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How to Make a Video Game in 48 Hours

· 6 min read

Making a video game in 48 hours is tough. In fact, it's one of the most gruelling mental challenges you can face. But every 4 months, thousands of die hard game developers enter Ludum Dare, a game jam of epic proportions. And they're not doing it for the prizes (there aren't any) or even the glory. They're doing it to give the gift of a game. And when it's a game you have created yourself, it's a very personal and powerful gift.

So I took part in Ludum Dare once more on the 26th-27th of April. Before I even knew the theme, I developed a number of aims:

  • I was going to be using PlayCanvas and I was going to be pushing the tools as hard as I possibly could.
  • I was going to be building my game more transparently than any other game jammer in history. Seriously.
  • I wanted to make something 3D and physics based.

As usual, the theme was announced in the early hours of Saturday morning: 'Beneath The Surface'. Ordinarily, I would settle on an obscure interpretation of a theme, but this time around, my creative juices were not in full flow so I took the literal route. I was going to make a game where you would pilot a submarine.

After about 30 minutes, I had the basic physics of a twin propeller sub implemented (arrow keys to control):

I was off to a flying start! But making video games is art. It's practically a spectator sport and I was determined to give the internet full access to my creative process. And this is what makes PlayCanvas so cool. I could simply invite the internet into my project:

Pipe Wars Tweet

And indeed, I had a steady flow of curious spectators dropping in and out of my project as it slowly took shape. If nothing else, it kept me super-motivated.

The Twitter comms continued throughout the weekend. In all, I published 10 interim builds of the game plus the final 'gold' release at submission time. You can find them all in the Publishing Dialog in the Editor. So it's great to show the world your game rising from its foundations, but are there any other benefits to this 'bare all' strategy? Why yes! You get feedback on your game design, you graphical design, your audio, everything! Your Twitter followers are your QA team. Use them!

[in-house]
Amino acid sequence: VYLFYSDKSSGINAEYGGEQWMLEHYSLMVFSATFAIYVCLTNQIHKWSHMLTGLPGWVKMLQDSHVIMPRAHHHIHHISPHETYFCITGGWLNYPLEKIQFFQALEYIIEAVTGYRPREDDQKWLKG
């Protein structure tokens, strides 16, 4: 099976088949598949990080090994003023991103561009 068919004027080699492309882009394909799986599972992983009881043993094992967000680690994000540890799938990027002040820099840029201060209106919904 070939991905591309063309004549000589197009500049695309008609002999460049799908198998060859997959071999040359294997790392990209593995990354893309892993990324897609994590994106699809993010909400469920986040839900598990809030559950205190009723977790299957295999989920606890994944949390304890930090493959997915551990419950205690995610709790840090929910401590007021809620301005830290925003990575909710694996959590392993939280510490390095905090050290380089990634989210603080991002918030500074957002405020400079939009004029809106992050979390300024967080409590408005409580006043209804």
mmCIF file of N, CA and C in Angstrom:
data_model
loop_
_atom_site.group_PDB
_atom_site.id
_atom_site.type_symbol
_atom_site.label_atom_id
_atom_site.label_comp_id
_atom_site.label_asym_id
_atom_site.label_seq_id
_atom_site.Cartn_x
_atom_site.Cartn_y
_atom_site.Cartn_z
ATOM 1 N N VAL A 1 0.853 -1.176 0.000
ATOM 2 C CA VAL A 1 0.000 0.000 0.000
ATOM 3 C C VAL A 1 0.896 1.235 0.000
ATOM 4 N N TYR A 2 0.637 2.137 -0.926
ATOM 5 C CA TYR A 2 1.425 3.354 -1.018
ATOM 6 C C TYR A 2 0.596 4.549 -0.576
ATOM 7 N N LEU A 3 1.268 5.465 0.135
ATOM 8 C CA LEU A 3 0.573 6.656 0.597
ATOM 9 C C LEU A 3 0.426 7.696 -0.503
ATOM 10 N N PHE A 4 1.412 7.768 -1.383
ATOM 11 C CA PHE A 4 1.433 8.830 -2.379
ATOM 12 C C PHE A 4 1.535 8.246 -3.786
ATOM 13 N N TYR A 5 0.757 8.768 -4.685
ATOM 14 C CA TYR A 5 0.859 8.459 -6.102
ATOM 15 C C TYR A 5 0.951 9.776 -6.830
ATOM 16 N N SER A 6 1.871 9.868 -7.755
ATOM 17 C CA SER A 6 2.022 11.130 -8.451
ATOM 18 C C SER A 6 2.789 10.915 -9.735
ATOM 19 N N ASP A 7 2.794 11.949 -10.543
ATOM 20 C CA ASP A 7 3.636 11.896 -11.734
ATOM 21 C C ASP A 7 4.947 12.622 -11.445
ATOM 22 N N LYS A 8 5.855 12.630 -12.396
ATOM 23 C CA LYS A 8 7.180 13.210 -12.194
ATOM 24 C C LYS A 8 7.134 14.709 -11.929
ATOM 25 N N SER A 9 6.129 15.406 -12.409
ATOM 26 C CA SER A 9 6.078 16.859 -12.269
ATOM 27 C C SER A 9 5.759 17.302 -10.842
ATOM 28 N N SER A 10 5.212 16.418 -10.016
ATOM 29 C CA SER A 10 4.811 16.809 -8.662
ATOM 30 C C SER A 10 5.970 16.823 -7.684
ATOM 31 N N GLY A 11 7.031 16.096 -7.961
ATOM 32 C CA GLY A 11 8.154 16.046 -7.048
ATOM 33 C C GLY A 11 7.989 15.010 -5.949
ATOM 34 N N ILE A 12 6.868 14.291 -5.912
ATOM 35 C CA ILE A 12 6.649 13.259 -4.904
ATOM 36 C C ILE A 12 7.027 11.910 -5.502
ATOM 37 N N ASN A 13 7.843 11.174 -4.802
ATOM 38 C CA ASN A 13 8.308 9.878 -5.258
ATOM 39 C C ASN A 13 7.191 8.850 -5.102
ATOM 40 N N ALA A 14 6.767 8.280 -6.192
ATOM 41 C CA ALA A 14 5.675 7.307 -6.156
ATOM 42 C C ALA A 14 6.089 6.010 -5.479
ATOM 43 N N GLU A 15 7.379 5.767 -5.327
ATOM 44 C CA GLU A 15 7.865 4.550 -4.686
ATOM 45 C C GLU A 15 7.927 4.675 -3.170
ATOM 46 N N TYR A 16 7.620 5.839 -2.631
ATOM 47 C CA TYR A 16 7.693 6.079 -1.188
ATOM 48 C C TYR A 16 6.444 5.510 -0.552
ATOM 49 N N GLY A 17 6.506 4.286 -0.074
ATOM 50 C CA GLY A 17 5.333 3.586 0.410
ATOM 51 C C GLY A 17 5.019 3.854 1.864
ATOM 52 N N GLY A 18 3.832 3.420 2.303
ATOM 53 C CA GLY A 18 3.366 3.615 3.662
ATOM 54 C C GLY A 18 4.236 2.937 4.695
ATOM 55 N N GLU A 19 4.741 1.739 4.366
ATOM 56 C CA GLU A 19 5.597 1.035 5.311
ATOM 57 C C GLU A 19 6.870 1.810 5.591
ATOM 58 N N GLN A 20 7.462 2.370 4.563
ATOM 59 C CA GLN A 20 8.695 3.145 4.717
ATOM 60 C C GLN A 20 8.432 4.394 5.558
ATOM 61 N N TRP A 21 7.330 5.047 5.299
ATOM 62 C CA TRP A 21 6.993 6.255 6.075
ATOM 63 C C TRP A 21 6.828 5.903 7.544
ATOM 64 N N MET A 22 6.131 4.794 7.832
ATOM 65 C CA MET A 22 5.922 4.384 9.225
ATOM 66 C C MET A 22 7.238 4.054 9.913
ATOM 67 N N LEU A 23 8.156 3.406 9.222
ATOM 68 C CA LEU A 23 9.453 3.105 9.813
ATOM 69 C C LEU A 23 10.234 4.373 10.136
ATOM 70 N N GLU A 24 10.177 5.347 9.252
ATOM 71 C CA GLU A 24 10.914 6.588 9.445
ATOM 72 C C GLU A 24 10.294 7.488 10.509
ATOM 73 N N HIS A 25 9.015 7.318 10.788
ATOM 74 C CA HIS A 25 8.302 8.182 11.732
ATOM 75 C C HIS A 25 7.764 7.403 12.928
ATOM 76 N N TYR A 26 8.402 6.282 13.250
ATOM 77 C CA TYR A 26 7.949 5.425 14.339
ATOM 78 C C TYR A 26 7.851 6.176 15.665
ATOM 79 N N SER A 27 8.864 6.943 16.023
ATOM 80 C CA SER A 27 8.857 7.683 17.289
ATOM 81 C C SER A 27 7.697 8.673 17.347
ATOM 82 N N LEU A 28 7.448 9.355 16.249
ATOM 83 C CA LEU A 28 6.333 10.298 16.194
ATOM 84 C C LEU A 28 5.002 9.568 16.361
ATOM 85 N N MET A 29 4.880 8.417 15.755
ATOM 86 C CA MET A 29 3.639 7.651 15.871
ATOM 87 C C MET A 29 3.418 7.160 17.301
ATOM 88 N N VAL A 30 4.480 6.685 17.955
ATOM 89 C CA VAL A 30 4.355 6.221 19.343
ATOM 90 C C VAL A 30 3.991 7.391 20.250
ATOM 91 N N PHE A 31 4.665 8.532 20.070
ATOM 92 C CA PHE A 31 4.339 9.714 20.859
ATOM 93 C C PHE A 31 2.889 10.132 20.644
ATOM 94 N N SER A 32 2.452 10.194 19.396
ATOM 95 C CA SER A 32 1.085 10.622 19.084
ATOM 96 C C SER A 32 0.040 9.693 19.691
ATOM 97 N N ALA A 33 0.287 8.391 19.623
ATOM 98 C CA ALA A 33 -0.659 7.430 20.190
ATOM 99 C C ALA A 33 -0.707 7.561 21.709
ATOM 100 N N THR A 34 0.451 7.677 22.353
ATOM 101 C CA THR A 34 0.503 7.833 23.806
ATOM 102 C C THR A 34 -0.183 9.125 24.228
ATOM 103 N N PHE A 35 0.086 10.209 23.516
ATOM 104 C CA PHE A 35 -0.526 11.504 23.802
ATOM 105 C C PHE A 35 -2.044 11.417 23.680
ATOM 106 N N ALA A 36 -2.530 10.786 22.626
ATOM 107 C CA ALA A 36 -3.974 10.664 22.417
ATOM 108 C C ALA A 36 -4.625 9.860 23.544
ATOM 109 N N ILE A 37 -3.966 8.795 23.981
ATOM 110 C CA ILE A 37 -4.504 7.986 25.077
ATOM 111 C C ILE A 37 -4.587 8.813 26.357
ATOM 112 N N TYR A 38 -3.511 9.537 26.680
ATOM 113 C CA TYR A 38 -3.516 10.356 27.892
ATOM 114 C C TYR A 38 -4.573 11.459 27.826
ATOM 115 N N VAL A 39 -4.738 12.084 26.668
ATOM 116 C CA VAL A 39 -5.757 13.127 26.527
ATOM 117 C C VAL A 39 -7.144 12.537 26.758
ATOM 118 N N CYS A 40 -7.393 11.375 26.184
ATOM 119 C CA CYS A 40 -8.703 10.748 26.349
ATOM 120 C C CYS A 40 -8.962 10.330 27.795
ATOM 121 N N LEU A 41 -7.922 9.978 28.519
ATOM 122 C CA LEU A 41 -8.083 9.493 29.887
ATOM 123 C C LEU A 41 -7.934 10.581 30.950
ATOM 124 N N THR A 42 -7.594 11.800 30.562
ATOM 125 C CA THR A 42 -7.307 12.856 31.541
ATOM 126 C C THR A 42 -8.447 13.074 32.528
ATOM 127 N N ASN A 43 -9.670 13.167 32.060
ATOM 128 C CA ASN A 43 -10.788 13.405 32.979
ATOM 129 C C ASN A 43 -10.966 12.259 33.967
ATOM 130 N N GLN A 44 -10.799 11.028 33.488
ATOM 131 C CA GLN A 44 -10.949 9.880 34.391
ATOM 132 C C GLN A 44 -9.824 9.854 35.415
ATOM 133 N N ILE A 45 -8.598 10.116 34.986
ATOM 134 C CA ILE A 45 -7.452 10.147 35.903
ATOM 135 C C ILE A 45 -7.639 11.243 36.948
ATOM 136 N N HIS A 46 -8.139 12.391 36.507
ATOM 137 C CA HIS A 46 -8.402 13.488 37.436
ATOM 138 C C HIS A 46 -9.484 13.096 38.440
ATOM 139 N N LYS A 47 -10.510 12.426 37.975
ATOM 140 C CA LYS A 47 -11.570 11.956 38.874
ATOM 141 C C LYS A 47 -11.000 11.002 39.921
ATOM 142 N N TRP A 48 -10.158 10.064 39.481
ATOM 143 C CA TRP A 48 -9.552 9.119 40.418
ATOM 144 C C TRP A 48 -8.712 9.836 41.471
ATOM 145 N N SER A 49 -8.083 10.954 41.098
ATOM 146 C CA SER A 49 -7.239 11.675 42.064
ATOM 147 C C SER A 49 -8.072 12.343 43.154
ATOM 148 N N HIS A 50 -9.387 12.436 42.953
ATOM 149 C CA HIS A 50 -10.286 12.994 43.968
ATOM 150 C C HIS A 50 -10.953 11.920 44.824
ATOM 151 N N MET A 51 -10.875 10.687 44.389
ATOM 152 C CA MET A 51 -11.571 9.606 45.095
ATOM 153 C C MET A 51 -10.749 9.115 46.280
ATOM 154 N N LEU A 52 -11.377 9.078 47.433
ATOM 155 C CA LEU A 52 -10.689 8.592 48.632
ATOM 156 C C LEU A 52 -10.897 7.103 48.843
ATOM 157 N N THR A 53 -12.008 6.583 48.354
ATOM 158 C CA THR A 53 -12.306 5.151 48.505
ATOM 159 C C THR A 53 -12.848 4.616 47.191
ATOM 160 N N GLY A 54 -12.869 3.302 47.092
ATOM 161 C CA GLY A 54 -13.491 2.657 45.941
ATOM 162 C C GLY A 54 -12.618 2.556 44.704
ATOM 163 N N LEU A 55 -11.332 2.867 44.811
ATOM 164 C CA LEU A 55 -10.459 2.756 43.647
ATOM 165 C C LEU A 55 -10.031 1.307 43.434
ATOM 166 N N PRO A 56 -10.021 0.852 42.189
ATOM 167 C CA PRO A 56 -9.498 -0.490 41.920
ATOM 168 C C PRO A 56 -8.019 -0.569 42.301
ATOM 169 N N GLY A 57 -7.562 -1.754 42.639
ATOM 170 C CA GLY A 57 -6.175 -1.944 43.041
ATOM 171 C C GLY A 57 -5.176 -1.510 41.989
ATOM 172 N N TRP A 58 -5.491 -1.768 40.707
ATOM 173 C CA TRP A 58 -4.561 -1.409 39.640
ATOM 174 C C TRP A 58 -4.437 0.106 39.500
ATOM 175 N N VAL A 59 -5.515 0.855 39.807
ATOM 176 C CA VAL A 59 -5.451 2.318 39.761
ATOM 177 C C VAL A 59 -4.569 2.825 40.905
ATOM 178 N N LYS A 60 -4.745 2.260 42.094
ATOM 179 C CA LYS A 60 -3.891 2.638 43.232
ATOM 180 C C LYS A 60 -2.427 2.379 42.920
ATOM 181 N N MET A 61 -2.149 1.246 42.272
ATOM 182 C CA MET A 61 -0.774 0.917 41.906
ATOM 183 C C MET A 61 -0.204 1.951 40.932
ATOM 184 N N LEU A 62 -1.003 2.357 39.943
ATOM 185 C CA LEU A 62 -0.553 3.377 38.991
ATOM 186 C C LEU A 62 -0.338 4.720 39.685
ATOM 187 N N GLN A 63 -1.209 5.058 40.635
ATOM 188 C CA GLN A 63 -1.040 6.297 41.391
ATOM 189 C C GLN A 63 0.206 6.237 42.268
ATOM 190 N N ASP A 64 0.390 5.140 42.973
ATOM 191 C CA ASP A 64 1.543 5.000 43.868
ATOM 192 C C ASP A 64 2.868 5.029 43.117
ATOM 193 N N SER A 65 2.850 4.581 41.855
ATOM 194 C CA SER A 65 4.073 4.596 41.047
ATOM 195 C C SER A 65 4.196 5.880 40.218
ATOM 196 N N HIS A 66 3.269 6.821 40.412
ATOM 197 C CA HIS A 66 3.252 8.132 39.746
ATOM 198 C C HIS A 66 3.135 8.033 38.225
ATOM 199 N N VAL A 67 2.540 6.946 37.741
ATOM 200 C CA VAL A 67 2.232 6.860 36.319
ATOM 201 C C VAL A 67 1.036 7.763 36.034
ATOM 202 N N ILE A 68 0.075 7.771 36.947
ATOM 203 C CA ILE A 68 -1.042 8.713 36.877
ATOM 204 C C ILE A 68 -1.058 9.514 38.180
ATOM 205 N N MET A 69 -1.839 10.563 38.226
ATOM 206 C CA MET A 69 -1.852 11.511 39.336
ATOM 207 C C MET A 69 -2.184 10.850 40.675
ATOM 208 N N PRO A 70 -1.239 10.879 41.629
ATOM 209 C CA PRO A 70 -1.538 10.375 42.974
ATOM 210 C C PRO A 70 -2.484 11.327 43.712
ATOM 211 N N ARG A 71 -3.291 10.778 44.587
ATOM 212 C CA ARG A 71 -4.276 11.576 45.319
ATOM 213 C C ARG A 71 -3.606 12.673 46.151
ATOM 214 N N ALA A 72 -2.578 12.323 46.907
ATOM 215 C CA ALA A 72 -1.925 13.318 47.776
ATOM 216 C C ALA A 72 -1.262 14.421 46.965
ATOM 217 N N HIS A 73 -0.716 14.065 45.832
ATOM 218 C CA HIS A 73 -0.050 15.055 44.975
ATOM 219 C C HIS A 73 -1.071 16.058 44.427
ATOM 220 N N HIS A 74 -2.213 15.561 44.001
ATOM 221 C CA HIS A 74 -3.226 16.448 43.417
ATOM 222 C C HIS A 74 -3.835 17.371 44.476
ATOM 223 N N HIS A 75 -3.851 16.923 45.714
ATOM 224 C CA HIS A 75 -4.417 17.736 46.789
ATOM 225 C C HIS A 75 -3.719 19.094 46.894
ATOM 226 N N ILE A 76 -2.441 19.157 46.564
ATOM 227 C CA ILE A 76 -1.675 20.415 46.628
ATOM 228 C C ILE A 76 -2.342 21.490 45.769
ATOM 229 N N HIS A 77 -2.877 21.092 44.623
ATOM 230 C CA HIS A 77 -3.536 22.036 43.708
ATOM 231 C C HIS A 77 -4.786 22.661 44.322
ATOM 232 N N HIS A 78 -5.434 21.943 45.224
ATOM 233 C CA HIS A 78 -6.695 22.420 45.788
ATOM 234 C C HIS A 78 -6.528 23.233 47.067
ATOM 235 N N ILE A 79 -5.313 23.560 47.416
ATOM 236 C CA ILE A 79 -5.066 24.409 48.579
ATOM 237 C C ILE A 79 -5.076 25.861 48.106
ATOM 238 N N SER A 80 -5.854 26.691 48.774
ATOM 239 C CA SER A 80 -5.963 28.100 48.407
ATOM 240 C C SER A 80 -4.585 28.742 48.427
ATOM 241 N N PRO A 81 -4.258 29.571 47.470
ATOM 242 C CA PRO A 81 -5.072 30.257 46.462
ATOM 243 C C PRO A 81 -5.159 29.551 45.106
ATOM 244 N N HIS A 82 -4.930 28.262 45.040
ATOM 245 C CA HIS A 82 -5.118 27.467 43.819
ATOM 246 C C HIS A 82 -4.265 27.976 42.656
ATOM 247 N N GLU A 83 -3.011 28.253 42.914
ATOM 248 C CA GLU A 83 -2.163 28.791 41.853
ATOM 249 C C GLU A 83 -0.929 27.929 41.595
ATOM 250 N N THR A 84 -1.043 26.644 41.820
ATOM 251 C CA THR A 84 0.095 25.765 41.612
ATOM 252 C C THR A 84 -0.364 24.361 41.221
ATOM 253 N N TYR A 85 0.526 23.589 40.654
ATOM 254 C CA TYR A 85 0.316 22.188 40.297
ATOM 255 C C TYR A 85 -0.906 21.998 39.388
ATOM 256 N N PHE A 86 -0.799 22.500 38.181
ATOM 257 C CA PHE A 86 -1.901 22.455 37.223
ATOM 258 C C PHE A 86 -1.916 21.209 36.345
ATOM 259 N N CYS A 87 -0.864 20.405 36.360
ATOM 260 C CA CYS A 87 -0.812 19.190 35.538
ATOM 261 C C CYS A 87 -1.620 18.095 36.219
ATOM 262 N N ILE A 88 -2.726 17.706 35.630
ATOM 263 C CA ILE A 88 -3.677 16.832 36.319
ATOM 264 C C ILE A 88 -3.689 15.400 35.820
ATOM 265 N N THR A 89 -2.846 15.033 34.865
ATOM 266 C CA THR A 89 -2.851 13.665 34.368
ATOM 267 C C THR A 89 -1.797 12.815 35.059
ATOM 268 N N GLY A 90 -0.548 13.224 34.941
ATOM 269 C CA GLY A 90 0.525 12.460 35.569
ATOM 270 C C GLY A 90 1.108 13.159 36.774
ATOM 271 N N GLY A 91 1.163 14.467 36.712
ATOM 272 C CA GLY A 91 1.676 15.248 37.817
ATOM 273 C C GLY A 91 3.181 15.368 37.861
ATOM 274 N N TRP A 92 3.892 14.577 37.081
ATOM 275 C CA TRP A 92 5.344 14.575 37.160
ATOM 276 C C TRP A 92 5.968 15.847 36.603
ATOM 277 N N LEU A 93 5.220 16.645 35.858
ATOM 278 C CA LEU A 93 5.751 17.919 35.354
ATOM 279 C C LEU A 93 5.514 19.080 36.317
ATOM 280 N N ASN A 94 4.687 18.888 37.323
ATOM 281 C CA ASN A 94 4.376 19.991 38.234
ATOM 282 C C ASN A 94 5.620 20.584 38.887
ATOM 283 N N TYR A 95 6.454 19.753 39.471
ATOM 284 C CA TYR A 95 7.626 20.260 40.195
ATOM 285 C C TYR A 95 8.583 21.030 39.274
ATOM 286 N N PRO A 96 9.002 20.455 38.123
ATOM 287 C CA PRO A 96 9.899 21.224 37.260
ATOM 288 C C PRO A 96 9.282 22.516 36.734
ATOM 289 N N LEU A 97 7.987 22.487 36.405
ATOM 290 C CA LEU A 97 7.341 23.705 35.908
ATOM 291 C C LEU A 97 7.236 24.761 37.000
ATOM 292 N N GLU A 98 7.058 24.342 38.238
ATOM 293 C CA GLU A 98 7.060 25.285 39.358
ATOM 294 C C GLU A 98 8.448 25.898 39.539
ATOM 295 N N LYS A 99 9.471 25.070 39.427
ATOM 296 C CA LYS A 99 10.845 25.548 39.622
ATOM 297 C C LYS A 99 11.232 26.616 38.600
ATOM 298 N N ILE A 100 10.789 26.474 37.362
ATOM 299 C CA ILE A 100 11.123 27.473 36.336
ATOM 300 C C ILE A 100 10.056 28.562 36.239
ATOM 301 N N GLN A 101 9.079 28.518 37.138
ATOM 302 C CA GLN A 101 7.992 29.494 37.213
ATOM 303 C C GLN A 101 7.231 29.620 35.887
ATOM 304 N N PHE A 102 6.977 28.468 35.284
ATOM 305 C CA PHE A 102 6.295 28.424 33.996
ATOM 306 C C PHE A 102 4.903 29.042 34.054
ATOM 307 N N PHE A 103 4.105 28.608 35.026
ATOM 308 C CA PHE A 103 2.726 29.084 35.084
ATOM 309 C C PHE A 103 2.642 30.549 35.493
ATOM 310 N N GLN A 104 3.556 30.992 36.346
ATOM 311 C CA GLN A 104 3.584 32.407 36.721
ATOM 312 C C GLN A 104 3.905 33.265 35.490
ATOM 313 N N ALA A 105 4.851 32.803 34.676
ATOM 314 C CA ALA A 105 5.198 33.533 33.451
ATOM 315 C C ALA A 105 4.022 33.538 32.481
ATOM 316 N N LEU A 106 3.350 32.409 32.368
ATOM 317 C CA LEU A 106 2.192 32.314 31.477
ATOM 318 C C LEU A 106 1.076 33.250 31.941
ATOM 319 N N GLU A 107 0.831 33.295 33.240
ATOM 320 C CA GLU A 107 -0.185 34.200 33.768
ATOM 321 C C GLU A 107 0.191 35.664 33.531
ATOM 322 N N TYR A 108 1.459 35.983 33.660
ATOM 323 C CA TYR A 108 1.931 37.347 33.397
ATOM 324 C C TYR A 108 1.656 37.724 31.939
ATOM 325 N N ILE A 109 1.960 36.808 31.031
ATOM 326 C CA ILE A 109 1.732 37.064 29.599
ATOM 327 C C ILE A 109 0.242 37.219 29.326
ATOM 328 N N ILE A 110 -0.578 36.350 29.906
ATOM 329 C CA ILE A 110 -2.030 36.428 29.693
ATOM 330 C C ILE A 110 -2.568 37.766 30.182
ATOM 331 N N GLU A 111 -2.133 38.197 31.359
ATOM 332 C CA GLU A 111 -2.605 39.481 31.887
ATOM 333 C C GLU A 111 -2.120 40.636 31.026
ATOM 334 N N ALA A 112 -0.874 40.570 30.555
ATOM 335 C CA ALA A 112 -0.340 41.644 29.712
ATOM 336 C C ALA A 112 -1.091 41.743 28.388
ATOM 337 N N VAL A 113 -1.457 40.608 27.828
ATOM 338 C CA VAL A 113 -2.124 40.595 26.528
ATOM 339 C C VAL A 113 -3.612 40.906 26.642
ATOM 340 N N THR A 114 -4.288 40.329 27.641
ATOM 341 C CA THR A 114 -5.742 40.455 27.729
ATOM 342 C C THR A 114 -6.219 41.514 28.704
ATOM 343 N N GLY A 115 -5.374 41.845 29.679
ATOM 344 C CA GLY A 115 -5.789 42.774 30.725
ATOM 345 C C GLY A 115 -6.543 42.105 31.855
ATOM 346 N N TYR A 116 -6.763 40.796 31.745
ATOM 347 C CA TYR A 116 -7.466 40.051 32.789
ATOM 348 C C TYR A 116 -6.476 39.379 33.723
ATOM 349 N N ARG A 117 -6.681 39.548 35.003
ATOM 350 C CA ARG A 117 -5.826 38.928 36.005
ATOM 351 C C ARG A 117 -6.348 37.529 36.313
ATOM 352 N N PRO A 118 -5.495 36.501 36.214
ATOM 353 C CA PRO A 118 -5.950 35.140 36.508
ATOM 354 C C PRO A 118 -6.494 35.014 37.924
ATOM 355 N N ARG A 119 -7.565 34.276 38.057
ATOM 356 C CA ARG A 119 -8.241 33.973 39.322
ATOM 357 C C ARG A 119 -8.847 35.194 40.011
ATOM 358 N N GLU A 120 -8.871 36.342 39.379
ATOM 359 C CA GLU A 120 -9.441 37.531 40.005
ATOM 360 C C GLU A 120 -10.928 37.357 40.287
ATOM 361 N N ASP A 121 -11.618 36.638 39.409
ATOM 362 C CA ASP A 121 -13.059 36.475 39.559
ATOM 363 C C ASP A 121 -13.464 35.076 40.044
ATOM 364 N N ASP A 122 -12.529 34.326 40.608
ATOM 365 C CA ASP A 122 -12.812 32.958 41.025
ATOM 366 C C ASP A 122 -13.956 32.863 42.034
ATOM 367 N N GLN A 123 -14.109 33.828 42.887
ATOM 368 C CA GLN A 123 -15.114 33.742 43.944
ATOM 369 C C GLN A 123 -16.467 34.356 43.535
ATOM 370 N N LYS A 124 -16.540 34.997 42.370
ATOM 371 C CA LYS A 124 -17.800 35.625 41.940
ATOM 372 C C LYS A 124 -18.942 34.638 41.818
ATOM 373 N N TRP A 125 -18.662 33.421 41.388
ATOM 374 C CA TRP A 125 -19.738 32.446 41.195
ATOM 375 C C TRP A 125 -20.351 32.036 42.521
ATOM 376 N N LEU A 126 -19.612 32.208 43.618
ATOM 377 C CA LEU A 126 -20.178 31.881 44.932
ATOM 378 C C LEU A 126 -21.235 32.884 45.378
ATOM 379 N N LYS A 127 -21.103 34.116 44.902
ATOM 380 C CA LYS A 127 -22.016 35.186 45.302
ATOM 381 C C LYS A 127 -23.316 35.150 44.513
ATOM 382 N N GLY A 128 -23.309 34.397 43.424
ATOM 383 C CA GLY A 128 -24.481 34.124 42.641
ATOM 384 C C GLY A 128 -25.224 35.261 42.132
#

So I was absolutely nailing the comms side of things. But there was the little matter of actually making the game. I had my simple prototype and now I had to build it out. I slowly developed the concept where the player has to explore an undersea environment to locate and salvage 10 pipes and return them to a 'drop off' point. I also added the necessity to keep the sub topped up with fuel by visiting refuelling points. There were a number of challenges that I had to solve. I'll go through the main ones now:


I needed a dramatic undersea landscape. Unfortunately, my modelling skills suck so I resorted to a sneaky procedural solution. Step 1: Generate a heightmap. Check out this tutorial that shows you how to do that in Photoshop. Step 2: Create a 150x150 division plane in 3DS Max and apply a Displace modifier. Then set the heightmap as the source texture for the displacement:

Pipe Wars Terrain

I also exported a 75x75 division version which I would use for environment collision which would essentially be an optimization for the physics engine. It would have been nice if I had had time to texture map it. In Ludum Dare, you have to avoid getting caught up in the detail. Keep your eye on the goal and if you have time left at the end, come back and polish.

Building the Submarine

As I mentioned, my modelling skills are pretty horrendous. Perhaps the hardest thing I had to build was the submarine (I also made a Flappy Bird-esque pipe, a refuelling station and a drop off point). So between 2AM and 5AM on Sunday morning, I built this in 3DS Max:

Pipe Wars Submarine

So it wasn't pro-level art production, but I was proud that I had improved my skills in this area. I built the propeller separately since they were controlled independently in PlayCanvas. Anyway, I had a lot of fun learning all about powerful 3DS Max features like boolean geometry (for combining meshes in different ways) and various modifiers for skewing and warping meshes.

Game UI

HUDs can be a nightmare to build and build fast. Luckily, there's a handy PlayCanvas extension that renders bitmap fonts beautifully. It was developed originally for the game SWOOOP and it worked so well, it was open sourced on GitHub. I found an open source approximation of the Flappy Bird font and imported it into my project. Super easy and it looked great:

Pipe Wars Intro


I've already mentioned that I can't model for toffee. My composing skills are even worse. So what's a Ludum Darer to do? I googled: 'Ludum Dare procedural music'. Top link:

The Abundant Music procedural music generator is great:

Music Generator

Check it out for yourself!

Hopefully, that gives you a good idea of how I spent a lot of my time while developing the game. Do check out the project for yourselves to learn more and, hey, if you want to see the finished game:


So I guess the moral of the story here is that you don't need to be a Leonardo de Vinci to make artwork or Mozart to make game audio. There are tools out there that can do 90% of the heavy lifting. You just need to know which buttons to press. Doing your research in advance of a game jam will help you. And the more jams you do, the more tricks you will have up your sleeve.

I've been making video games for decades now and I'm still learning. I guess that's what keep me coming back for more. See you all for Ludum Dare #30 in August!